Don’t forget more fresh pico on top!

Beef and Bean Burrito Recipe
 
Prep time
Cook time
Total time
 
Author:
Serves: 6
Ingredients
  • 1¼ cups chicken broth
  • ¾ cup long-grain rice
  • 3 garlic cloves, minced
  • ¼ cup minced cilantro
  • 2 tablespoons vegetable oil
  • 1 onion, chopped
  • 21 ounces 85 percent ground beef
  • 1 tablespoon tomato paste
  • 1 tablespoon ground cumin
  • 1 teaspoon dried oregano
  • 1 teaspoon chile powder (I used New Mexico chile powder, the recipe calls for chipotle--you decide)
  • 1½ cups cooked pinto beans (a 15-ounce can or cook your own )
  • Juice of ½ a lime
  • 6 flour tortillas (the biggest you can find, I used 12-inch)
  • Pico de Gallo or your favorite store-bought salsa
Instructions
  1. Bring chicken broth, rice, garlic, and a generous pinch of salt to a boil in a medium saucepan over medium-high heat.
  2. Cover, reduce heat to low and cook until all the liquid has evaporated and the rice is tender, about 20 minutes. Let sit 10 minutes, fluff with fork, stir in cilantro and cover to keep warm.
  3. Meanwhile, heat oil in a large frying pan over medium heat. Add onion and season with salt and pepper. Cook until starting to brown, about 5 minutes.
  4. Add beef, tomato paste, cumin, oregano, and chile powder. Cook, breaking up meat with the back of a wooden spoon and cook until beef is cooked through, about 10 minutes.
  5. Using a potato masher mash 1 cup of the beans in a bowl with ½ cup of the bean cooking liquid or the liquid from the can if you are using canned beans. Stir into the beef mixture along with remaining ½ cup whole beans and lime juice. Taste to see if it needs more salt then remove from heat and cover to keep warm.
  6. Heat a large frying pan over medium-high heat. Warm the tortillas on both sides for a minute or two but not until they are toasted. Transfer to a baking sheet and mound about ¾ cup beef and ¾ cup rice in the bottom third of the tortillas. Add some pico de gallo if you'd like.
  7. Fold in the sides then roll the bottom of the tortilla over the filling, pulling back on it firmly to tighten it around the filling then roll the rest of the way up to close. Set seam side down on a tray. Repeat with remaining tortillas and filling.
  8. Place burritos seam side down in a hot dry skillet to seal closed and get a nice golden crust. Flip and toast the other side. Serve immediately with pico de gallo or let cool and wrap tightly with plastic wrap and then foil. Burritos will keep for up to 3 months in the freezer and 5 days in the refrigerator.
  9. To rewarm: Unwrap burritos and place on a baking sheet if you are heating more than one or on a oven-safe frying pan for just one burrito. Heat in a 350°F oven for 20 minutes.

 

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Comida Latina, Dairy Free, Drinks, Popular, Recipes

How to Make a DIY Chambord Sangria Bar

August 17, 2017
A DIY Chambord Sangria Bar is where it's at this summer! You make the fruity sangria base with Chambord and nectarines and let your friends do the rest.

This post has been sponsored by Chambord. All thoughts and opinions are my own. Must be 21 or older to consume alcohol. Please drink responsibly.

A DIY Chambord Sangria Bar is where it's at this summer! You make the fruity sangria base with Chambord and nectarines and let your friends do the rest.

How much time have you spent with your girlfriends this summer? If you have young kids home from school, the answer is probably none. We’ve been off traveling through Europe all summer long which was magical, amazing, memories I will cherish forever, and all that, but I really miss shooting the breeze with my ladies.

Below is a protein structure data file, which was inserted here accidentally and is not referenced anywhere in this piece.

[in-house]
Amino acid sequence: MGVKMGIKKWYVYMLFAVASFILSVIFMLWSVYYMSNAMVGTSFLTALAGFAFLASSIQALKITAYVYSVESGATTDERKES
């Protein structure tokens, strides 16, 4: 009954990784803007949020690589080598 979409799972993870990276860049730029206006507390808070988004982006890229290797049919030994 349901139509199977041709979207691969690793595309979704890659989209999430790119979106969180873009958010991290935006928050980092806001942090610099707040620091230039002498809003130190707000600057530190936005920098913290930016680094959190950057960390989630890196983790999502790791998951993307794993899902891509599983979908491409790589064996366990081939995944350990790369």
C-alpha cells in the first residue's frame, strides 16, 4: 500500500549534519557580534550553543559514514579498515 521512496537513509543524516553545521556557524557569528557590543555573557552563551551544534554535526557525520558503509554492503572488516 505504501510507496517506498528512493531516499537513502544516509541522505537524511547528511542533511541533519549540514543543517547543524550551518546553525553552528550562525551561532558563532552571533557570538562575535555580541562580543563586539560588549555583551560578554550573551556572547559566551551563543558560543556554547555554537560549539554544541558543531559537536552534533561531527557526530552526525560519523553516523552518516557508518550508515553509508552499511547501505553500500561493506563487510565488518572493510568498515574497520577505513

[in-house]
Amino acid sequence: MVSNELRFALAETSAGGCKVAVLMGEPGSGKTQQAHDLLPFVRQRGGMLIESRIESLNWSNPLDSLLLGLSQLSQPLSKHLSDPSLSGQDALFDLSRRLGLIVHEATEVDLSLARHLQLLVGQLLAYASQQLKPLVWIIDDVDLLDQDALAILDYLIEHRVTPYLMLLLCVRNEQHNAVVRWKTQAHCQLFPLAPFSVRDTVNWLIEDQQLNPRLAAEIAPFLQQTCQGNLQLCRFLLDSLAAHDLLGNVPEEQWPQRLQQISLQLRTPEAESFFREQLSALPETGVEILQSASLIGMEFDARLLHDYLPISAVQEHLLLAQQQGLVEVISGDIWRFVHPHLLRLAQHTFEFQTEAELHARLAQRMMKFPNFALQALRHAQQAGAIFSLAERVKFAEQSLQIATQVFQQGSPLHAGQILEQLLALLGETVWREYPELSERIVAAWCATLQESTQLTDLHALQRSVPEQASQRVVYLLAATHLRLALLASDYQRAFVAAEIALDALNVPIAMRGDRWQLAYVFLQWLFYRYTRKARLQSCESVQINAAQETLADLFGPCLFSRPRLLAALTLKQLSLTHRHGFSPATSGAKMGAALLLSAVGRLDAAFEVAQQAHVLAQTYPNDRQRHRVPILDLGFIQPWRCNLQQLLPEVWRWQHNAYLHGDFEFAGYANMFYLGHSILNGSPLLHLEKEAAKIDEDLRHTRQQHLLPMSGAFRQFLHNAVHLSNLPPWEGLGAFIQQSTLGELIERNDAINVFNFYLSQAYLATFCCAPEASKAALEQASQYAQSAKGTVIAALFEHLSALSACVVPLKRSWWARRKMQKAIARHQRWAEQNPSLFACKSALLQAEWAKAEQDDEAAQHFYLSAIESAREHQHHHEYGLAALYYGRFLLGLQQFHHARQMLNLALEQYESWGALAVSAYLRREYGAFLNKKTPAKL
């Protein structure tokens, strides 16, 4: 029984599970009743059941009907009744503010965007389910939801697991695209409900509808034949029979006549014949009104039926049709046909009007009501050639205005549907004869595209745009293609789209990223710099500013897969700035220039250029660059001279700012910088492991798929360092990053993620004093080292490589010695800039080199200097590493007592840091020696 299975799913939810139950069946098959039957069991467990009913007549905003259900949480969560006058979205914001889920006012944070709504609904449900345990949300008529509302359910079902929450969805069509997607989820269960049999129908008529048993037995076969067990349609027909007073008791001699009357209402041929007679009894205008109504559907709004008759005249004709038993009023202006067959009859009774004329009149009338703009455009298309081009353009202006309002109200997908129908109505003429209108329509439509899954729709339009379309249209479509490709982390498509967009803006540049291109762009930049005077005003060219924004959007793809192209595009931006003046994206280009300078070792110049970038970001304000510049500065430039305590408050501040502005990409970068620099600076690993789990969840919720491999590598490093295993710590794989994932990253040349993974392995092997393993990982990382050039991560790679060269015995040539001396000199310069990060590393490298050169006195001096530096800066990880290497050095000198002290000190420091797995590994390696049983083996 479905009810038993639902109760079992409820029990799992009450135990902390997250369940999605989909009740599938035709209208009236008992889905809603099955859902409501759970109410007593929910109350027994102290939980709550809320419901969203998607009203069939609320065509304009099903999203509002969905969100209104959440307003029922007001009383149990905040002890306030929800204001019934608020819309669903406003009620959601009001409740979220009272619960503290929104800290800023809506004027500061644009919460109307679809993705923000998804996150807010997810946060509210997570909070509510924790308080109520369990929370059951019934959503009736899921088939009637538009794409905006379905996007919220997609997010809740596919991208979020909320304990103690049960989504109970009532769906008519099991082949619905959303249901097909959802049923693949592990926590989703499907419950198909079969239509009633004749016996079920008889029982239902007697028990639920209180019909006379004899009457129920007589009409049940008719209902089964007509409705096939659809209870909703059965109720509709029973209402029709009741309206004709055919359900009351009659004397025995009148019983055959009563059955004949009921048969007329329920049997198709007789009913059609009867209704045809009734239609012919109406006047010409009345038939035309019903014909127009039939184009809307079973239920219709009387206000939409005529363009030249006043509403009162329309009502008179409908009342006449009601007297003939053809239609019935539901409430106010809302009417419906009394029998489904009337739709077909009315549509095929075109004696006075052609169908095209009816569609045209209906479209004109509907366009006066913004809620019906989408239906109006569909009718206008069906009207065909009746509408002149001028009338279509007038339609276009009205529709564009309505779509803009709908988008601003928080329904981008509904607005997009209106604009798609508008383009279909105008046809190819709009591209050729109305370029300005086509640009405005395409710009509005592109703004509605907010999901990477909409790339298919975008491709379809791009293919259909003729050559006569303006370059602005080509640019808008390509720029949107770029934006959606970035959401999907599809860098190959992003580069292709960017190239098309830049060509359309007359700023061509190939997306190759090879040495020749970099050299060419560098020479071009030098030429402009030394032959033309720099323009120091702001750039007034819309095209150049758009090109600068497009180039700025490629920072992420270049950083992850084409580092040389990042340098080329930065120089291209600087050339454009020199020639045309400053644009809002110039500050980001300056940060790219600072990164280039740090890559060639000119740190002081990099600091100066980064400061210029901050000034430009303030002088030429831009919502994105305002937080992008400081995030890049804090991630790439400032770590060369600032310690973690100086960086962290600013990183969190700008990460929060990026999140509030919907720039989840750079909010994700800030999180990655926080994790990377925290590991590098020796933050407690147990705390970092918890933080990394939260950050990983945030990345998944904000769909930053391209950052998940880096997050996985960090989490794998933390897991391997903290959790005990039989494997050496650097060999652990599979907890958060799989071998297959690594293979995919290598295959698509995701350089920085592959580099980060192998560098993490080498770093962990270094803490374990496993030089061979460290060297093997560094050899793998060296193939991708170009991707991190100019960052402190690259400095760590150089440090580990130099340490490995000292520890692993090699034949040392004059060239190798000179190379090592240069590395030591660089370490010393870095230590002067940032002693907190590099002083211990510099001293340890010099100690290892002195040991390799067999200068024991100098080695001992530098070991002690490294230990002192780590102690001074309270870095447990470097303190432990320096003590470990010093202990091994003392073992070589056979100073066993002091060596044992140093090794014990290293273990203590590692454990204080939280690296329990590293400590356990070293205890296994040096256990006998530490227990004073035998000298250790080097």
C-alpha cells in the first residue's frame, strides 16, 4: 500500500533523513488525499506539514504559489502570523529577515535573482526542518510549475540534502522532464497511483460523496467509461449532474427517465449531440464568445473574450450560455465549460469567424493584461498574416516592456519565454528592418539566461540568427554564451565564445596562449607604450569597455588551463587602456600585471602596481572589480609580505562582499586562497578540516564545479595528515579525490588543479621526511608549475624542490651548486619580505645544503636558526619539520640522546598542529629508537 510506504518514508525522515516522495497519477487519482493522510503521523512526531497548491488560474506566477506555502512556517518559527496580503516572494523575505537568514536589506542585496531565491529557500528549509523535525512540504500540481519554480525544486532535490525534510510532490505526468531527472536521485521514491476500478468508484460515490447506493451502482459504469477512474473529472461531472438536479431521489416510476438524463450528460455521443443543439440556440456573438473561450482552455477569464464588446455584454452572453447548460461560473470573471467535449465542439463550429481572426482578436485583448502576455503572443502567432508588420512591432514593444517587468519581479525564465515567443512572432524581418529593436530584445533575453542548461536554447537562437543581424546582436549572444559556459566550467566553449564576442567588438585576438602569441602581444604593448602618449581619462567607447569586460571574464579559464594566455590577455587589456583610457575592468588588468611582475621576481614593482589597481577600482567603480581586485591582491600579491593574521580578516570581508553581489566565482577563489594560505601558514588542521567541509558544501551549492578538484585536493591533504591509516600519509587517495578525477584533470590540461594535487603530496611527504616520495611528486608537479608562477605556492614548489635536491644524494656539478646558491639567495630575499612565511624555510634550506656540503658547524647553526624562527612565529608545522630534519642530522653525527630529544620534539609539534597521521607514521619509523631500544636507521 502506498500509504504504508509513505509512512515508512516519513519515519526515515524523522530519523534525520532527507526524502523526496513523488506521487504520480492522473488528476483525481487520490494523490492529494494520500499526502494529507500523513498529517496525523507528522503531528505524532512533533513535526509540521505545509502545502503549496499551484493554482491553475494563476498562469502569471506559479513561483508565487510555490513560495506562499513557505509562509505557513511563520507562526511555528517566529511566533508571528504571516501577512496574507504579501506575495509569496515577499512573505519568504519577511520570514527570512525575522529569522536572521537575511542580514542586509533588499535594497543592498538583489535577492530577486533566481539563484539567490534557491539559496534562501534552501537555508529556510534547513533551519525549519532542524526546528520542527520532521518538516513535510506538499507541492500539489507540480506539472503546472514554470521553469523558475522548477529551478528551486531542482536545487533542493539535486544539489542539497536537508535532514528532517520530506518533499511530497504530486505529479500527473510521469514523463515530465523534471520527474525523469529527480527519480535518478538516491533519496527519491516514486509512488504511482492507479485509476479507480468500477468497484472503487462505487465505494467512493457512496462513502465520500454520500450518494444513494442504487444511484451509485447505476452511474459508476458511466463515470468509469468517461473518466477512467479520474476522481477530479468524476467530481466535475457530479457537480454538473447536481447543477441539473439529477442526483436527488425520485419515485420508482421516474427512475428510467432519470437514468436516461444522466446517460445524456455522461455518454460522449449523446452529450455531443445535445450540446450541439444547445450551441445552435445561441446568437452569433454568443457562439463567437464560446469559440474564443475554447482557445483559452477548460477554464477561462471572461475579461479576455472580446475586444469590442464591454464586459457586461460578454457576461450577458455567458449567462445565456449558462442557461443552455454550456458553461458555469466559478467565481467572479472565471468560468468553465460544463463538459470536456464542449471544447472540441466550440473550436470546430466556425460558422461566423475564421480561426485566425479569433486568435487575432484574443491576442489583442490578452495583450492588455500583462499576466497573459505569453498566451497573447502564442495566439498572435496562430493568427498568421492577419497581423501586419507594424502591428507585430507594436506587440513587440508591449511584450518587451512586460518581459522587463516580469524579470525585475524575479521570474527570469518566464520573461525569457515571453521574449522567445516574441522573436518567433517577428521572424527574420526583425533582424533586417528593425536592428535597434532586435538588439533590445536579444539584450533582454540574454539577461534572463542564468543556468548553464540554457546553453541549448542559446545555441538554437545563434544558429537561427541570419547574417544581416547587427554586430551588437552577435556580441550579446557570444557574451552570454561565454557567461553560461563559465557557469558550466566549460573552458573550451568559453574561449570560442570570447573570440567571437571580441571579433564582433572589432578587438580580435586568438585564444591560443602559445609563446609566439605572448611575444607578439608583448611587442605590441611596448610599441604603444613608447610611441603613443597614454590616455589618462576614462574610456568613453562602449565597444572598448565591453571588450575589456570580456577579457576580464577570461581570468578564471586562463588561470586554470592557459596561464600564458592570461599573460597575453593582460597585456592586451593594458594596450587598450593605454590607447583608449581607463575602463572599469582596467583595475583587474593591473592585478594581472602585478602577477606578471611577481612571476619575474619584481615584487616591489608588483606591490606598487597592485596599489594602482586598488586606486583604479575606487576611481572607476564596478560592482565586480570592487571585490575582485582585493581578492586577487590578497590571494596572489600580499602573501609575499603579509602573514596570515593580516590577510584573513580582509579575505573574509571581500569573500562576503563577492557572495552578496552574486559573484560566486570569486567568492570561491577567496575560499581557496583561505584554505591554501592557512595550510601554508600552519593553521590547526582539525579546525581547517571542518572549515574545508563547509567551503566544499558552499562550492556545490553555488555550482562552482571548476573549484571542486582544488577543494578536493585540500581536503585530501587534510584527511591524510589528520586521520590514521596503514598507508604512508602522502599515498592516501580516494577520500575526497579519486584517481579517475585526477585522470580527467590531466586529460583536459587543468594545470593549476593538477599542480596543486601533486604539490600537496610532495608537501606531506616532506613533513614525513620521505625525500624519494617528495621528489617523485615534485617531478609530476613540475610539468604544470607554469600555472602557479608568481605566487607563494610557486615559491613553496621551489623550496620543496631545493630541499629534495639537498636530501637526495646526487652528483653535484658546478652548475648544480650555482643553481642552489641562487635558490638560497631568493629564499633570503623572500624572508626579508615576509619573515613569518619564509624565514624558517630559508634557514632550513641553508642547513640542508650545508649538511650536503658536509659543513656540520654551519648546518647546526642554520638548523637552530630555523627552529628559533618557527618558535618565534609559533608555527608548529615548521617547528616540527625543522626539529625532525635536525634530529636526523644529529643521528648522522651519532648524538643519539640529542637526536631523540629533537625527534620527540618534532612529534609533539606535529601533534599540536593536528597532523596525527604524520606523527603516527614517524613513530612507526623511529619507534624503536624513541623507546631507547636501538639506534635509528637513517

There is nothing like an out-and-out pow-wow with your girls. It is something I’m almost positive no mom does enough. So before summer is out I want to encourage you to call up a few friends, kick your adorable husband and children out the house, and have some serious girl time. It feels good to remind yourself every once in a while what life was like before your heart belonged to another.

When my pals at Chambord asked if I would come up with a summer drink recipe it seemed a perfect opportunity to offer up a fun idea for an easy Girls Night Out. These last days of summer always seem to be the hottest so ice-cold sangria is basically all I’m thinking about where entertaining is concerned. But instead of making one pitcher how about you let your friends make their own combinations by putting together a sangria bar?

Here’s the deal: You make a fruity nectar for the sangria by cooking down some fresh nectarines with a little sugar, water and lavender then blending the nectarine mixture with Chambord.

If you’ve never tried Chambord, girl it is time. Chambord is a black raspberry liqueur made with XO cognac. It has a dark berry flavor with hints of vanilla. Aside from making delicious sangria, you can also add a splash or two in a glass of sparkling wine to make one of my favorite Champagne cocktails.  

This nectarine-black raspberry puree will be the base from which everyone can add their preferred type of wine (red or white), their favorite sparkling juice or ginger beer, and their choice of fruits and herbs.

I went for stone fruits because my stone fruit guy was at the Farmer’s market and you’d have to be crazy to pass up his selection of black plums, nectarines, and peaches. But really whatever fruit looks good where you are is game. Other options would be berries of all sorts, watermelon, or really any kind of melon, you get the idea. As for the herbs I like to use fresh basil and mint. The Chambord sangria base has lavender in it, so you could pick up on those notes and have some fresh lavender flowers for adding to the drinks as well. I have lots of lavender growing in my yard, so I pick the flowers to use in my cooking all the time. You can buy lavender online or if you can’t find any, that’s okay, just leave it out.